The Guru Granth Sahib, also called Adi Granth or Adi Guru Darbar, is not any other holy book or scripture for the Sikhs but a perpetual, ultimate and eternal Guru. Sikhs believe the Guru Granth Sahib to be a living Guru, hence the Guru Granth Sahib has its own place to sleep also commonly known as ‘Sach Khand’. Sikhs consider the Granth to be a spiritual guide for mankind, and it plays a central role in “guiding” the Sikhs’ way of life. Its place in Sikh devotional life is based on two fundamental principles: that the text is divine revelation, and that all answers regarding religion and morality can be discovered within it.
It is probably the only holy Scripture in the world; written by the founders of a religion in their lifetime. All other holy scriptures were compiled after the founders left for their heavenly abode.
The Guru Granth Sahib comprising of 1430 angs (pages) and 6,000 hymns or verses called Shabads as their living Guru. Its contents, considered to be the preaching of the Gurus are referred to as Guru’s bani or Gurbani.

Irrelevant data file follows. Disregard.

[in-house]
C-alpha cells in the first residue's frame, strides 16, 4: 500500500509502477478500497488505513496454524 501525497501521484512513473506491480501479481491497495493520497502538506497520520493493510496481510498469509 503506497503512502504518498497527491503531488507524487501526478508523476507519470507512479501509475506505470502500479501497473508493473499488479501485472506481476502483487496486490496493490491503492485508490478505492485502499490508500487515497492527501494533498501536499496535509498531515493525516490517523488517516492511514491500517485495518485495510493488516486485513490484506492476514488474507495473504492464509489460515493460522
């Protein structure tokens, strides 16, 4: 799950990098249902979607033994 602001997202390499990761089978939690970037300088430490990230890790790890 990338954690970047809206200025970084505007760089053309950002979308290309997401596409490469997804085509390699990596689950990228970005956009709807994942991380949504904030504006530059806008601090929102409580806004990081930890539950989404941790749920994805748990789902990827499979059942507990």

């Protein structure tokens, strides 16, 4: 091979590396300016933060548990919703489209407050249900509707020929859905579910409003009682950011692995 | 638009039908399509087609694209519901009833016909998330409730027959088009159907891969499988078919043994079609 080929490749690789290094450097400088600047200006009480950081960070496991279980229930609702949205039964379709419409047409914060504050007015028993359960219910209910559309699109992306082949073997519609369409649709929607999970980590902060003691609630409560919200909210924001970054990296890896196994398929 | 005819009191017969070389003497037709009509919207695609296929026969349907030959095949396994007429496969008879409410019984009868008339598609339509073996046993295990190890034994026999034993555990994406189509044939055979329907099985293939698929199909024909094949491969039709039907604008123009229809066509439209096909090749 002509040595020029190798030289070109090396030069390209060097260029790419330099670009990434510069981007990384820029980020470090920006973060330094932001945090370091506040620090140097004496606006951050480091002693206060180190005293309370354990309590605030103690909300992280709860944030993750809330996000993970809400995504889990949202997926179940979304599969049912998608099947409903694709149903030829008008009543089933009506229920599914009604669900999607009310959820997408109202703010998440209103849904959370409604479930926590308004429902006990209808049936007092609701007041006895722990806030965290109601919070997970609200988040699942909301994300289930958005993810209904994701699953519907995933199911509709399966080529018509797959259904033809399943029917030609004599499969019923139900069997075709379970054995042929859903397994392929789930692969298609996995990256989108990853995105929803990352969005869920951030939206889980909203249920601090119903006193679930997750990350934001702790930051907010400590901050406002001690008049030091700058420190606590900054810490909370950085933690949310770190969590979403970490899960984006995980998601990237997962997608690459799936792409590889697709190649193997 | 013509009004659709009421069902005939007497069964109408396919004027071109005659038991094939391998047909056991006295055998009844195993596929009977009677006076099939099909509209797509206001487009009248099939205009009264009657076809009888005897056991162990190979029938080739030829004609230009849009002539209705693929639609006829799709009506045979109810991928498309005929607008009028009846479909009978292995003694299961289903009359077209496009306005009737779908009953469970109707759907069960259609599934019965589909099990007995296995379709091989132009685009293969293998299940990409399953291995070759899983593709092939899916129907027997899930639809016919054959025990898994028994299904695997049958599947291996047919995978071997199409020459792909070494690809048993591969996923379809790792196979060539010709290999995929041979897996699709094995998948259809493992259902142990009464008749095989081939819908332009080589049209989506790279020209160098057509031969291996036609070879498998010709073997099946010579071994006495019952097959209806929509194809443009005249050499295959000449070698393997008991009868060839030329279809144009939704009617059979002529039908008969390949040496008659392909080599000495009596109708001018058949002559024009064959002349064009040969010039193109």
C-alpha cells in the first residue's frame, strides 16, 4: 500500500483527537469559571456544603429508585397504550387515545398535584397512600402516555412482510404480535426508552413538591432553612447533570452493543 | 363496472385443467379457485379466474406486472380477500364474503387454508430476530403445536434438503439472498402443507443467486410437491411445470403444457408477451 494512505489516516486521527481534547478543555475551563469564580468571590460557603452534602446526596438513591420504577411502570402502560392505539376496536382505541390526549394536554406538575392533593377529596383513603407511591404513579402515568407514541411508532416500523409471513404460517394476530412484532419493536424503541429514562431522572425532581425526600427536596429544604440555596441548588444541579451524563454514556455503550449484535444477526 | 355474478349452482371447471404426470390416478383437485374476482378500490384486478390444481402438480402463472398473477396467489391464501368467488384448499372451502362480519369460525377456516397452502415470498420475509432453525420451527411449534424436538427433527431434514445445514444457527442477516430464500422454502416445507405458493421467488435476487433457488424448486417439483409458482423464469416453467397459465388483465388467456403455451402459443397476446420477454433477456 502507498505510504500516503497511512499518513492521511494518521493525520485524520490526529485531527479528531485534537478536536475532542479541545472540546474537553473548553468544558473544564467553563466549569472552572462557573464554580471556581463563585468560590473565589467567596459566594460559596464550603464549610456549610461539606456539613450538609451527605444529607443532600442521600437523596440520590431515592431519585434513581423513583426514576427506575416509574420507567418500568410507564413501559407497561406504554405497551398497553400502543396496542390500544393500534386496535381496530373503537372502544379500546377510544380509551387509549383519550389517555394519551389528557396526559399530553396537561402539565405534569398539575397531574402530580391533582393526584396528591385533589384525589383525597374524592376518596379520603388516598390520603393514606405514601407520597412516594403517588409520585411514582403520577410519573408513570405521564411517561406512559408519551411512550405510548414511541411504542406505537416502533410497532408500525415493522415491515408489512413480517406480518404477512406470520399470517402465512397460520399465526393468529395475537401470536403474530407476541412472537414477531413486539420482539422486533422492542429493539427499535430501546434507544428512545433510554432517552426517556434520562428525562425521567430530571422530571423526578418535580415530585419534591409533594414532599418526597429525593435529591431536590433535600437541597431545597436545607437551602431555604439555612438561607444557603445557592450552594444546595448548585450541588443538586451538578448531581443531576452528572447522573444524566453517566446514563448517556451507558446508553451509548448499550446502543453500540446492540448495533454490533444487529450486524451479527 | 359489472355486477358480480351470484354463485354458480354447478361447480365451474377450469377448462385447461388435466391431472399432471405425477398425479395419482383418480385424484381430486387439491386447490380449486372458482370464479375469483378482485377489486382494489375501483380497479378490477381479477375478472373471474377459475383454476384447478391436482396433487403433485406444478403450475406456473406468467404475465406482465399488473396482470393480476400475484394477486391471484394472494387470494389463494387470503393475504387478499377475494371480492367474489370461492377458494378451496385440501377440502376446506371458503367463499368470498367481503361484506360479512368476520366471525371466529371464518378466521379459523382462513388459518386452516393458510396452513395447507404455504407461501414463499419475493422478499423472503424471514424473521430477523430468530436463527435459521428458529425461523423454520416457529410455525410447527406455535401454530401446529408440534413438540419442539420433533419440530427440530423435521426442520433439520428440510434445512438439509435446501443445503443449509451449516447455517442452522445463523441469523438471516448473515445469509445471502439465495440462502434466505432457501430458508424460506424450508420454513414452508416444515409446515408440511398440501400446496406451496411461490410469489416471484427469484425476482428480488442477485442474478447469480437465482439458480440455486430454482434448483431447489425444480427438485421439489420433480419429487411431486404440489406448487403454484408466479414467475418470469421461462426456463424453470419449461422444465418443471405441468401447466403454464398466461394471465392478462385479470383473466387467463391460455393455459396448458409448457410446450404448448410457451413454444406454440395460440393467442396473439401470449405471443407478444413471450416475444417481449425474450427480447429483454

The first Sikh leader, Guru Nanak Dev, started the trend of collecting his holy hymns for the Sikhs to recite in their morning and evening prayers. His successor Guru Angad Dev continued the tradition.
Jahangir ordered Guru Arjan Dev to delete some of the hymns in the Guru Granth Sahib manuscript and imposed a fine of 200,000 rupees. Guru Arjan Dev refused to expunge the text or pay the fine. Guru Arjan Dev was dead against making alterations in the hymns as required by Jahangir and instead preferred a martyr’s death. This led to his execution.
Rendition of Guru Granth Sahib:
- Adi Granth, the first rendition, was compiled by the fifth Sikh guru Guru Arjan Dev – the fifth Sikh Guru compiled the holy Granth incorporating the hymns composed by – Guru Nanak and thirty-six Hindu and Muslim saints like Kabir Das, Ravi Das, Naam Dev and Sheikh Farid. After having selected the best hymns Guru Arjan Dev dictated the final version of the Adi Granth to Bhai Gurdas who wrote the Granth Sahib.
- The tenth guru, Guru Gobind Singh, added one shloka, dohra mahala 9 ang, 1429 and all 115 hymns of his father, Guru Tegh Bahadur. This second rendition came to be known as Sri Guru Granth Sahib. After Guru Gobind Singh’s martyrdom in 1708, Baba Deep Singh and Bhai Mani Singh prepared many copies of the Sri Guru Granth Sahib for distribution.
At the time when it was being written, some people poisoned the mind of Mughal emperor Jahangir by spreading a rumour that Guru Granth Sahib and Gurbani preached hatred against the Muslims. An enraged Jahangir ordered Guru Arjan Dev to delete some of the hymns in the Guru Granth Sahib manuscript and imposed a fine of 200,000 rupees. Guru Arjan Dev refused to expunge the text or pay the fine. Guru Arjan Dev was dead against making alterations in the hymns as required by Jahangir and instead preferred a martyr’s death. This led to his execution.